Conventional foreign policy logic dictates that when neighbours start nibbling at your borders their actions ought to be met with the massive projection of power, the promise of fire and fury, and in this case an unequivocal statement by the EU that it considers the borders of Greece and Cyprus as its own. Otherwise neighbours never stop nibbling.
But to date there has been no such statement. France has come closest, announcing joint naval exercises with Greece. But Germany, holding the EU’s rotating presidency, did what the EU always does in disputes around the world: play the role of the third party mediator and facilitator, hoping to bring the conflict parties around the table.
The absurdity of Berlin’s effort, of course, lies not in the diplomatic solutions it seeks, nor in the rejection of “maximalist” claims on either side, which is only sensible. It lies in the attempt to elevate itself above the conflict parties while some of these parties are fellow members of the EU. If Mexico were ever to put forward claims on the territory of Texas, and send seismic survey vessels into its waters, would the United States government offer to mediate between the two of them? The thought alone invites ridicule.
However, it is precisely what Germany has proposed to do in the Mediterranean. Apparently, Berlin finds it hard to choose sides and say: this is where Europe begins, where we begin and others have no business. The EU is not the US, it might be countered, not a state, which is true. But then Europe has been full of talk of late, not least by Chancellor Merkel, about how it needs a robust and sovereign foreign policy. And without common borders, there is no common foreign policy. Borderless organisations – just think of the UN – don’t have foreign policies.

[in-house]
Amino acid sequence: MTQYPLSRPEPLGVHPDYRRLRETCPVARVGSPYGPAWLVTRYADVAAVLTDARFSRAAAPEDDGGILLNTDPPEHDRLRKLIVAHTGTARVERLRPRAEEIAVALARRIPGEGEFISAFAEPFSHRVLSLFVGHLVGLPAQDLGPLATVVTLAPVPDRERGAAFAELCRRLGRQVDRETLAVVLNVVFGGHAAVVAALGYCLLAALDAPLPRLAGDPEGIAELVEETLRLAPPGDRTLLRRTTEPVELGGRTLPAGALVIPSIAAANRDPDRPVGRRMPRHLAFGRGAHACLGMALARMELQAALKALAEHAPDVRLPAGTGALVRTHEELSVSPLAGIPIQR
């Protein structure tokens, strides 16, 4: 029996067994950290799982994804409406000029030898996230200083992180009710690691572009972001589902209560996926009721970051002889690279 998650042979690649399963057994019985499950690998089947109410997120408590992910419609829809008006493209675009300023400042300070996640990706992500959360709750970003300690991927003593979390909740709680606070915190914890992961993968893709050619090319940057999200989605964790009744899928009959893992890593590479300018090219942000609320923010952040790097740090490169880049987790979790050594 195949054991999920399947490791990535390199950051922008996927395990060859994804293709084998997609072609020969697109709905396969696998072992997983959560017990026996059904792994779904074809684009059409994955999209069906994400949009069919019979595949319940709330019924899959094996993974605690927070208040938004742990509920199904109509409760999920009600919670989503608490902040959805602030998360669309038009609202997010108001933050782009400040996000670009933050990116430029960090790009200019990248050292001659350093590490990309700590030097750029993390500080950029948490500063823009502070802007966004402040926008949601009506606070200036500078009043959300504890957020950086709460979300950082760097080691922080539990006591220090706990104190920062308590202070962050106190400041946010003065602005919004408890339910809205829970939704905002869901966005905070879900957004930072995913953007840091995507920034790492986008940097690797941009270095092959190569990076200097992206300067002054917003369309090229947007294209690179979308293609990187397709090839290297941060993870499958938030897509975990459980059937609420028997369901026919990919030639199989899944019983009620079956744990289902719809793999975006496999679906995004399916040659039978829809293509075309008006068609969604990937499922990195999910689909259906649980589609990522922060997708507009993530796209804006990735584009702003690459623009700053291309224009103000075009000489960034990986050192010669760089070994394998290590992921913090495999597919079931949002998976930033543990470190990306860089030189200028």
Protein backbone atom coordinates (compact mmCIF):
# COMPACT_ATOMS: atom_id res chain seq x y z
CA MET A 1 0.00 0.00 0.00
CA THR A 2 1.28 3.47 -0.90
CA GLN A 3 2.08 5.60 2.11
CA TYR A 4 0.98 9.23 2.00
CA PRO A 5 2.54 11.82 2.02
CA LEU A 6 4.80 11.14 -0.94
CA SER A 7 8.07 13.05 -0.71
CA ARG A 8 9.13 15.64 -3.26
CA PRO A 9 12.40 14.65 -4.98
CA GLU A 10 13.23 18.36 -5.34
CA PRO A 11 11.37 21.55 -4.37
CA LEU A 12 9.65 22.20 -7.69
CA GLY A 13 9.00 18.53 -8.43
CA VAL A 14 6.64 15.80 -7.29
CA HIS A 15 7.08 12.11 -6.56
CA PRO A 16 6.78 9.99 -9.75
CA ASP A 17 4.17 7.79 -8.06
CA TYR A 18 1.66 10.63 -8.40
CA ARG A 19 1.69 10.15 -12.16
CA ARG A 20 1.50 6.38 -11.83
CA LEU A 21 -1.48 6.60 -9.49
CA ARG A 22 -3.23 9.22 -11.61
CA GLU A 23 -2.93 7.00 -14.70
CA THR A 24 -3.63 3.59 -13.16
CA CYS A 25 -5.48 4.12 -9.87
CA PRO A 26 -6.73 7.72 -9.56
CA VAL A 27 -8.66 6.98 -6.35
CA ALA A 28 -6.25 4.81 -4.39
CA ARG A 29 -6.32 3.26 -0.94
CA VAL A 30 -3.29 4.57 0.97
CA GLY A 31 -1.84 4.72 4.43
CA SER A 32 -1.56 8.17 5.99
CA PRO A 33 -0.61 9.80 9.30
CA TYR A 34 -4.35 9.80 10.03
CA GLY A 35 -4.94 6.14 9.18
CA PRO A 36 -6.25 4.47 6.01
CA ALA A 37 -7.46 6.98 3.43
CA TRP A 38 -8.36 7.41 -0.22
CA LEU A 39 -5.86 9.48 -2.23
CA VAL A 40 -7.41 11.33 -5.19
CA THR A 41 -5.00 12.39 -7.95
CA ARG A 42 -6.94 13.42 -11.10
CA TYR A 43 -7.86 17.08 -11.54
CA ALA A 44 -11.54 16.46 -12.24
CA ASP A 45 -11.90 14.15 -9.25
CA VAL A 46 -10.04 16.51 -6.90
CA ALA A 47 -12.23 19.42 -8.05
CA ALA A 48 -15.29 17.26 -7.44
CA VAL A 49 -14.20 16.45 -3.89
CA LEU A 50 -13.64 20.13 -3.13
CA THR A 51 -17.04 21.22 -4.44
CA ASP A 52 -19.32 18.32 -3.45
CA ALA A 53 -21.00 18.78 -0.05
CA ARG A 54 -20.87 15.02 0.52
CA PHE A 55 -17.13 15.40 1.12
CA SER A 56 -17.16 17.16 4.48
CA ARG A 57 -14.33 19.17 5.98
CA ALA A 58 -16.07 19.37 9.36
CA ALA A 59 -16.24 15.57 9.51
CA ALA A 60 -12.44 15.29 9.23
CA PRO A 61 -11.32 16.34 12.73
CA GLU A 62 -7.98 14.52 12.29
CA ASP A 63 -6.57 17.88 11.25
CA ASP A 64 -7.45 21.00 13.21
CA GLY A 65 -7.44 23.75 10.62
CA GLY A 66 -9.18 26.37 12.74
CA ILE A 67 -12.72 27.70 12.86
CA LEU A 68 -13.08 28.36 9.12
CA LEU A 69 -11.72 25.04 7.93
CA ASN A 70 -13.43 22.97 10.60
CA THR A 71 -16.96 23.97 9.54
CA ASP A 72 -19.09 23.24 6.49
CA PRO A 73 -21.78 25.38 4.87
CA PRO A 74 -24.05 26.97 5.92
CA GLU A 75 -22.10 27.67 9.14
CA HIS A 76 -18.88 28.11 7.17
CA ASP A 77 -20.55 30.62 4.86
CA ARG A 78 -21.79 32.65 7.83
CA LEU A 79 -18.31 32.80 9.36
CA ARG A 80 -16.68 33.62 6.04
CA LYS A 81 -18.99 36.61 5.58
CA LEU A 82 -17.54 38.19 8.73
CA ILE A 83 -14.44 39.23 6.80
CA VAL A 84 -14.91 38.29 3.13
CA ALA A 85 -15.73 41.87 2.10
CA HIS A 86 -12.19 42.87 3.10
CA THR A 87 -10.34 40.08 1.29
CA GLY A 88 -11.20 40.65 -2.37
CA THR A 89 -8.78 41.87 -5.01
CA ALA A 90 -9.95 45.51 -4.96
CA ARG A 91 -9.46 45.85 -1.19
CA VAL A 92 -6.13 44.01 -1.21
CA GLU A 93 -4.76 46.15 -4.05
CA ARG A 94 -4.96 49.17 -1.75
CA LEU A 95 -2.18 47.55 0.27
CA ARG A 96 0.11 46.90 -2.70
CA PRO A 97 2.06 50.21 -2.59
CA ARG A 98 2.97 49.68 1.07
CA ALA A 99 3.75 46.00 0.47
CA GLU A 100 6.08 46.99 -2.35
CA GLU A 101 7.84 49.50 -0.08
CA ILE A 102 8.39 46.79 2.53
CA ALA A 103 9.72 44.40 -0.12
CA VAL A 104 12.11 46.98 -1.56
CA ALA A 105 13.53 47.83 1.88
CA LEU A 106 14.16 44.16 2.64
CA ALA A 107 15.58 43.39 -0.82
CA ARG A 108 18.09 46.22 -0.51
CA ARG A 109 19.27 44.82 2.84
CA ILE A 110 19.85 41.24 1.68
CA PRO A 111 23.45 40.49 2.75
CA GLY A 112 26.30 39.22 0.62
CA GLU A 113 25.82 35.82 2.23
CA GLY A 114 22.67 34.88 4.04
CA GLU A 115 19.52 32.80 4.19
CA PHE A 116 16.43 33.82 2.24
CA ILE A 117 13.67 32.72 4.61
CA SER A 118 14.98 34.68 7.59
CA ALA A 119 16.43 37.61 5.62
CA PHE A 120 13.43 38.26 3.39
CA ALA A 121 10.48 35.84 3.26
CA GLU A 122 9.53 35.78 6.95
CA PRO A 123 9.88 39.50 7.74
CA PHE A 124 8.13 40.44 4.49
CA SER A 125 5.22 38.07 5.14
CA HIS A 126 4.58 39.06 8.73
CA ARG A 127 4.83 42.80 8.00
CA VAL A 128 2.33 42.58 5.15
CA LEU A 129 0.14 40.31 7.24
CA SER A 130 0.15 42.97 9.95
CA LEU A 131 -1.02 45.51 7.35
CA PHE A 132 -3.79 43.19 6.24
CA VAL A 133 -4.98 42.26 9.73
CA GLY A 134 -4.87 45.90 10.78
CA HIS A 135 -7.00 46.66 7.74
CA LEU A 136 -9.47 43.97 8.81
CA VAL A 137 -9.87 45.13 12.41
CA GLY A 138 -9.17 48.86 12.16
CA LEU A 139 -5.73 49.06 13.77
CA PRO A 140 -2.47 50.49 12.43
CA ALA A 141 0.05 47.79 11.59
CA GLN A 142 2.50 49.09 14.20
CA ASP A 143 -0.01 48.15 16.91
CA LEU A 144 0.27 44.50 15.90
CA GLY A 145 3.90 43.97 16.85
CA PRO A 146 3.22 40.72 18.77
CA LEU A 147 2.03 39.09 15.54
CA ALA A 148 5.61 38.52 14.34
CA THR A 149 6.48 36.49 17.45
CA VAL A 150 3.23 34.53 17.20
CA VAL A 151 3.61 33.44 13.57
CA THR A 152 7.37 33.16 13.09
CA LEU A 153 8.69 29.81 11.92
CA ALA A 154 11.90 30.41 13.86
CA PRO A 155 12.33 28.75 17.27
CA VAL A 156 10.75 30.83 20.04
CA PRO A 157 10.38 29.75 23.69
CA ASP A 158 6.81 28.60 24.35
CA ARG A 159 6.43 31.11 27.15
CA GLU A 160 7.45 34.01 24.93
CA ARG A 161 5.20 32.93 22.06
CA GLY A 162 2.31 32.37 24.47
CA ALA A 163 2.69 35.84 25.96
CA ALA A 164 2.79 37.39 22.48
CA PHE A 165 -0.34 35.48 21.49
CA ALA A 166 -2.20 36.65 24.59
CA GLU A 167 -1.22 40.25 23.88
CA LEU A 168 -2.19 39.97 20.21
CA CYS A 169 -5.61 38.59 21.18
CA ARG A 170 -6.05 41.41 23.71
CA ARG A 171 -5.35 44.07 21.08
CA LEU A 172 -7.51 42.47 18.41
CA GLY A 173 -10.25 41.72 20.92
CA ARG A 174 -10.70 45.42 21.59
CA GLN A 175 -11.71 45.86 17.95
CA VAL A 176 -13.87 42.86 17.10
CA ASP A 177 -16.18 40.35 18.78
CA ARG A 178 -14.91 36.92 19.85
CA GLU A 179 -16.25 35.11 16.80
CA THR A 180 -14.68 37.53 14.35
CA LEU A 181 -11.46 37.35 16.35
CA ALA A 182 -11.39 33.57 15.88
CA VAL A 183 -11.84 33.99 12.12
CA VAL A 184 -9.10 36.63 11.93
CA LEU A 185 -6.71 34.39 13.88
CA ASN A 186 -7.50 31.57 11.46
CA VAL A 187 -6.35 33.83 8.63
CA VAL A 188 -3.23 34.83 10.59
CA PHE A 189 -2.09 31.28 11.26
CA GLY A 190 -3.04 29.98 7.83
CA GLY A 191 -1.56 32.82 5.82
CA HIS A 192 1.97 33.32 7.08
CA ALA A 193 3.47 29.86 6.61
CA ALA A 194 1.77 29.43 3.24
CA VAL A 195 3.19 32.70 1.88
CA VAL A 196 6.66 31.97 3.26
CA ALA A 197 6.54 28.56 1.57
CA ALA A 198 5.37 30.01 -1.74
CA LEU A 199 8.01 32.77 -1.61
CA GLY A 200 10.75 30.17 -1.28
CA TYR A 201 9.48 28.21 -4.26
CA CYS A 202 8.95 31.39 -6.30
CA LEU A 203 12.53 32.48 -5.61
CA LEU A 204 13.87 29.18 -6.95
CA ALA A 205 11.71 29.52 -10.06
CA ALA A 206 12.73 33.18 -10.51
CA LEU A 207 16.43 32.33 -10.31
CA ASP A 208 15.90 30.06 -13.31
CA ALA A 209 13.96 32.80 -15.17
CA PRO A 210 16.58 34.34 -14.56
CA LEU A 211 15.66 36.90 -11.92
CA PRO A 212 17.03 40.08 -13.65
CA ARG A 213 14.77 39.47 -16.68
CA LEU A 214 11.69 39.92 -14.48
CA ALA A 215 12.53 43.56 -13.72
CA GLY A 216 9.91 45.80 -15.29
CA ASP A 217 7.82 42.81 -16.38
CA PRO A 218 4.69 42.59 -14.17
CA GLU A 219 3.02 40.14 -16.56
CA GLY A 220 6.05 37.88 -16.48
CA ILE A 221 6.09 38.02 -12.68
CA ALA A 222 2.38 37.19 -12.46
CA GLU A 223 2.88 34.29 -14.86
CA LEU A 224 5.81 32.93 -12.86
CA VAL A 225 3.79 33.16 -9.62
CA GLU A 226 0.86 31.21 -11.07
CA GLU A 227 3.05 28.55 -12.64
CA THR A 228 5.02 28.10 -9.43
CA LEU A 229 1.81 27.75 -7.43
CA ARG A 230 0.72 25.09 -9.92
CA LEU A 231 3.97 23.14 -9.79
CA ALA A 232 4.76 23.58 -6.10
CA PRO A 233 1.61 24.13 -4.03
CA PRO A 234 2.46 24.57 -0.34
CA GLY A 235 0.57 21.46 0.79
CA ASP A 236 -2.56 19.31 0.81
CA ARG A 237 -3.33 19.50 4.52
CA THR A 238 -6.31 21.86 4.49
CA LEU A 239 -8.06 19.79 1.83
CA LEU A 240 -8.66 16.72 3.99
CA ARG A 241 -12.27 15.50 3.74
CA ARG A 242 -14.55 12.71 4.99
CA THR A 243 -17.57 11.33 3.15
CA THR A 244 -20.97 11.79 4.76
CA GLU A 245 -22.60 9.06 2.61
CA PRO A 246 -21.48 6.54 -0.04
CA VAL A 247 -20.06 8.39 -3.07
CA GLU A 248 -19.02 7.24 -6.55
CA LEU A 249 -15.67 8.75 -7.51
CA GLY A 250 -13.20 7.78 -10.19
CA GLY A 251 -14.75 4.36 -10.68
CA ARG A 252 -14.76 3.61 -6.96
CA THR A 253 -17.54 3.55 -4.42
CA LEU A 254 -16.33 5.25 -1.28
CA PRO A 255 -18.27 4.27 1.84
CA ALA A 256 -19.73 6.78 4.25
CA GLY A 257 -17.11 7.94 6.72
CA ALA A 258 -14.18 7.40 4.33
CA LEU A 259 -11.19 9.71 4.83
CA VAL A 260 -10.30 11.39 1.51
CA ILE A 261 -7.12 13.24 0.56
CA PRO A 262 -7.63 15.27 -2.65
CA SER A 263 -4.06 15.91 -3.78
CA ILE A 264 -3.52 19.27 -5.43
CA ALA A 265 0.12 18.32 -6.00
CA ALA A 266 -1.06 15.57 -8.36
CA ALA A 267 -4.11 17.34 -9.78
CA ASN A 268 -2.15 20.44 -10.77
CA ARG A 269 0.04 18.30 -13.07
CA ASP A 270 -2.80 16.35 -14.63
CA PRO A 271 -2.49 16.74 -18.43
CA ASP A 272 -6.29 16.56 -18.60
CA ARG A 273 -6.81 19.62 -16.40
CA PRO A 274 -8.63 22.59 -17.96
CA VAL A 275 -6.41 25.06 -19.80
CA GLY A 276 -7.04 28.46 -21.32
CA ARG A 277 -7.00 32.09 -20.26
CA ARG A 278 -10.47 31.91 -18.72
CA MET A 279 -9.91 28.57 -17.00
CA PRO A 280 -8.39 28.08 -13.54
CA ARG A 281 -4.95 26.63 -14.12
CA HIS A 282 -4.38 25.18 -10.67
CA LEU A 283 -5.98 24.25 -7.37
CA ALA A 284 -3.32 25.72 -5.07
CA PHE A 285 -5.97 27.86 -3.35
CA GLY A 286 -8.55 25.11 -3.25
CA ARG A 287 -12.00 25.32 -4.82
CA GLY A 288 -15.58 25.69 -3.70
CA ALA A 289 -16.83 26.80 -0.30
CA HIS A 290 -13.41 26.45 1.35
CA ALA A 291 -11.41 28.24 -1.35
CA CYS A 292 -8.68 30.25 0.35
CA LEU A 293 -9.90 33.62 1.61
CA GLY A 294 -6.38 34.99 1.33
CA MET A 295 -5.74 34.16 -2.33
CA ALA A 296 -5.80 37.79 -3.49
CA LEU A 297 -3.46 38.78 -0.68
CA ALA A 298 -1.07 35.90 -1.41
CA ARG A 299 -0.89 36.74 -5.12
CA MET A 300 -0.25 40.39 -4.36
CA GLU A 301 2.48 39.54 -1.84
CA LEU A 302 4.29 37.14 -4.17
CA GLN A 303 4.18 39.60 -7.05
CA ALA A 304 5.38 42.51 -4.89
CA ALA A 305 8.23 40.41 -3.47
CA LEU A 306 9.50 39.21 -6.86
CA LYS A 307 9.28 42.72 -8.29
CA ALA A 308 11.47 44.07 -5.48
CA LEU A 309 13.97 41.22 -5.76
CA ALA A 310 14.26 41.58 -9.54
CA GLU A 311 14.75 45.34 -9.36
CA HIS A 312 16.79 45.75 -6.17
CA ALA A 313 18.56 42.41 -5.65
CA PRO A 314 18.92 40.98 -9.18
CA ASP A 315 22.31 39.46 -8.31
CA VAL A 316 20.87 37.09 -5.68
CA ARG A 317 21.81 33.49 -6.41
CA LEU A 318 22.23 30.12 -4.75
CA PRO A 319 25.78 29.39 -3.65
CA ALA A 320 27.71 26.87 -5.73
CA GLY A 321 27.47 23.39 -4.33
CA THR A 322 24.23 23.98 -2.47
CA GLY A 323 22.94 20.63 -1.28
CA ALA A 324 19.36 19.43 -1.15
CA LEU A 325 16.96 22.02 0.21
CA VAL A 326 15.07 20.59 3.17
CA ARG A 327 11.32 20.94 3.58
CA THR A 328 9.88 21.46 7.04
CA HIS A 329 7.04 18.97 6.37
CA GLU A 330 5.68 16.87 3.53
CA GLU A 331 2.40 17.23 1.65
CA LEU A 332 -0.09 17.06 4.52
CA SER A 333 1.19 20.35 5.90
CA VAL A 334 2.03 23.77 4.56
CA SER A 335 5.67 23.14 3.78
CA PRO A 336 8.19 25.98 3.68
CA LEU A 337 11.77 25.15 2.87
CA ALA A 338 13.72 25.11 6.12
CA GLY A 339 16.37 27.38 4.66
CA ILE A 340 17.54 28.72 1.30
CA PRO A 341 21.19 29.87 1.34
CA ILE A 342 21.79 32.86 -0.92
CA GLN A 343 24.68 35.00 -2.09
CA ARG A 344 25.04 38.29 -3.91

Now is the time for this penny to drop. The EU has long preferred to wish away the existence of borders. Borders are “static and restrictive… they limit the mind”, a European Commissioner once said. Josep Borrell, the EU’s foreign policy chief, views borders as “scars made by fire and blood”. But in the geopolitical world in which strongmen like Erdogan operate, borders define who you are, and without a clear signal that the EU stands ready to defend those borders, its claim that it is becoming “a player, not a playing field” is entirely spurious.
Clever advocates of Turkey’s cause point out that the EU has no legal competence to meddle in the border disputes of its members. However, what is at stake is not legal competence but the political will to choose sides. Doing so does not necessarily mean imposing crippling EU sanctions on Turkey, even less giving Greek politicians a carte blanche. It also means diplomacy and negotiation. There are carrots and sticks, positive and negative agendas. Both can be brought into play. Behind Erdogan’s sabre-rattling, it ought to be acknowledged, there also hide legitimate grievances and serious arguments. They deserve to be considered.
Turkish officials nevertheless maintain the EU should just mind its own business, and that if anyone, NATO should play the role of mediator. They argue that the EU cannot mediate between Greece and Turkey since it is obviously biased. Ironically, they are right. Of course the EU is biased. But here’s the rub: it has every right to be. The EU is neither the UN nor neutral Switzerland, and the role of mediator is not the only role it can or should perform in the world. Europe has interests and borders. And on this occasion, that makes it a conflict party. The EU should recognise this and begin to act like one.
Note: This article gives the views of the author, not the position of EUROPP – European Politics and Policy or the London School of Economics. Featured image credit: European Council
Hans Kribbe is the author of The Strongmen: European Encounters with Sovereign Power (Agenda Publishing, 2020).